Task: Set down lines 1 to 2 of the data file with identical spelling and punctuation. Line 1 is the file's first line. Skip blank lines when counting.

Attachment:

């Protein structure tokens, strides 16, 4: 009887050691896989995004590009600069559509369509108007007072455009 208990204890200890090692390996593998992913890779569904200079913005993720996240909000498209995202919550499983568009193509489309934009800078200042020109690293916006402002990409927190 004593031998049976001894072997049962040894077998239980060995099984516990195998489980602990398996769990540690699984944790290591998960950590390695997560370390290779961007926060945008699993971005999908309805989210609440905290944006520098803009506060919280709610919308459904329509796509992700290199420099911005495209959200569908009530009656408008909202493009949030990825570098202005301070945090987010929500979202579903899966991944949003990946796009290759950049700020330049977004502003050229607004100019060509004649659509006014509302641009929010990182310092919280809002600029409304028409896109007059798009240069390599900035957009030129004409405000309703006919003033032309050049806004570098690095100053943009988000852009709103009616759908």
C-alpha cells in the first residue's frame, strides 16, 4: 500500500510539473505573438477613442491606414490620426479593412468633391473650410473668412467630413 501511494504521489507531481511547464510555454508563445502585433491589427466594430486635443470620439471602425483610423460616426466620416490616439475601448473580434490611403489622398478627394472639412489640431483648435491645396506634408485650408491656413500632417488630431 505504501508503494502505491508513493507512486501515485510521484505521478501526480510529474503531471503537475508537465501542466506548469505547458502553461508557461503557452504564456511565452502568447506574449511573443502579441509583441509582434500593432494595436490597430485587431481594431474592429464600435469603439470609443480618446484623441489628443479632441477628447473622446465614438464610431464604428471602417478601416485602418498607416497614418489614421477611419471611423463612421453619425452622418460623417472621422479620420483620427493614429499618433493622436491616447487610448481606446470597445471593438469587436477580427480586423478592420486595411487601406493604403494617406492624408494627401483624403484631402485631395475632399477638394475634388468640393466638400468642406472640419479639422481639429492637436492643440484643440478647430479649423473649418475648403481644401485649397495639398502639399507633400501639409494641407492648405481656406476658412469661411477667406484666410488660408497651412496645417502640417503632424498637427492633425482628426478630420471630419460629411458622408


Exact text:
């Protein structure tokens, strides 16, 4: 009887050691896989995004590009600069559509369509108007007072455009 208990204890200890090692390996593998992913890779569904200079913005993720996240909000498209995202919550499983568009193509489309934009800078200042020109690293916006402002990409927190 004593031998049976001894072997049962040894077998239980060995099984516990195998489980602990398996769990540690699984944790290591998960950590390695997560370390290779961007926060945008699993971005999908309805989210609440905290944006520098803009506060919280709610919308459904329509796509992700290199420099911005495209959200569908009530009656408008909202493009949030990825570098202005301070945090987010929500979202579903899966991944949003990946796009290759950049700020330049977004502003050229607004100019060509004649659509006014509302641009929010990182310092919280809002600029409304028409896109007059798009240069390599900035957009030129004409405000309703006919003033032309050049806004570098690095100053943009988000852009709103009616759908």
C-alpha cells in the first residue's frame, strides 16, 4: 500500500510539473505573438477613442491606414490620426479593412468633391473650410473668412467630413 501511494504521489507531481511547464510555454508563445502585433491589427466594430486635443470620439471602425483610423460616426466620416490616439475601448473580434490611403489622398478627394472639412489640431483648435491645396506634408485650408491656413500632417488630431 505504501508503494502505491508513493507512486501515485510521484505521478501526480510529474503531471503537475508537465501542466506548469505547458502553461508557461503557452504564456511565452502568447506574449511573443502579441509583441509582434500593432494595436490597430485587431481594431474592429464600435469603439470609443480618446484623441489628443479632441477628447473622446465614438464610431464604428471602417478601416485602418498607416497614418489614421477611419471611423463612421453619425452622418460623417472621422479620420483620427493614429499618433493622436491616447487610448481606446470597445471593438469587436477580427480586423478592420486595411487601406493604403494617406492624408494627401483624403484631402485631395475632399477638394475634388468640393466638400468642406472640419479639422481639429492637436492643440484643440478647430479649423473649418475648403481644401485649397495639398502639399507633400501639409494641407492648405481656406476658412469661411477667406484666410488660408497651412496645417502640417503632424498637427492633425482628426478630420471630419460629411458622408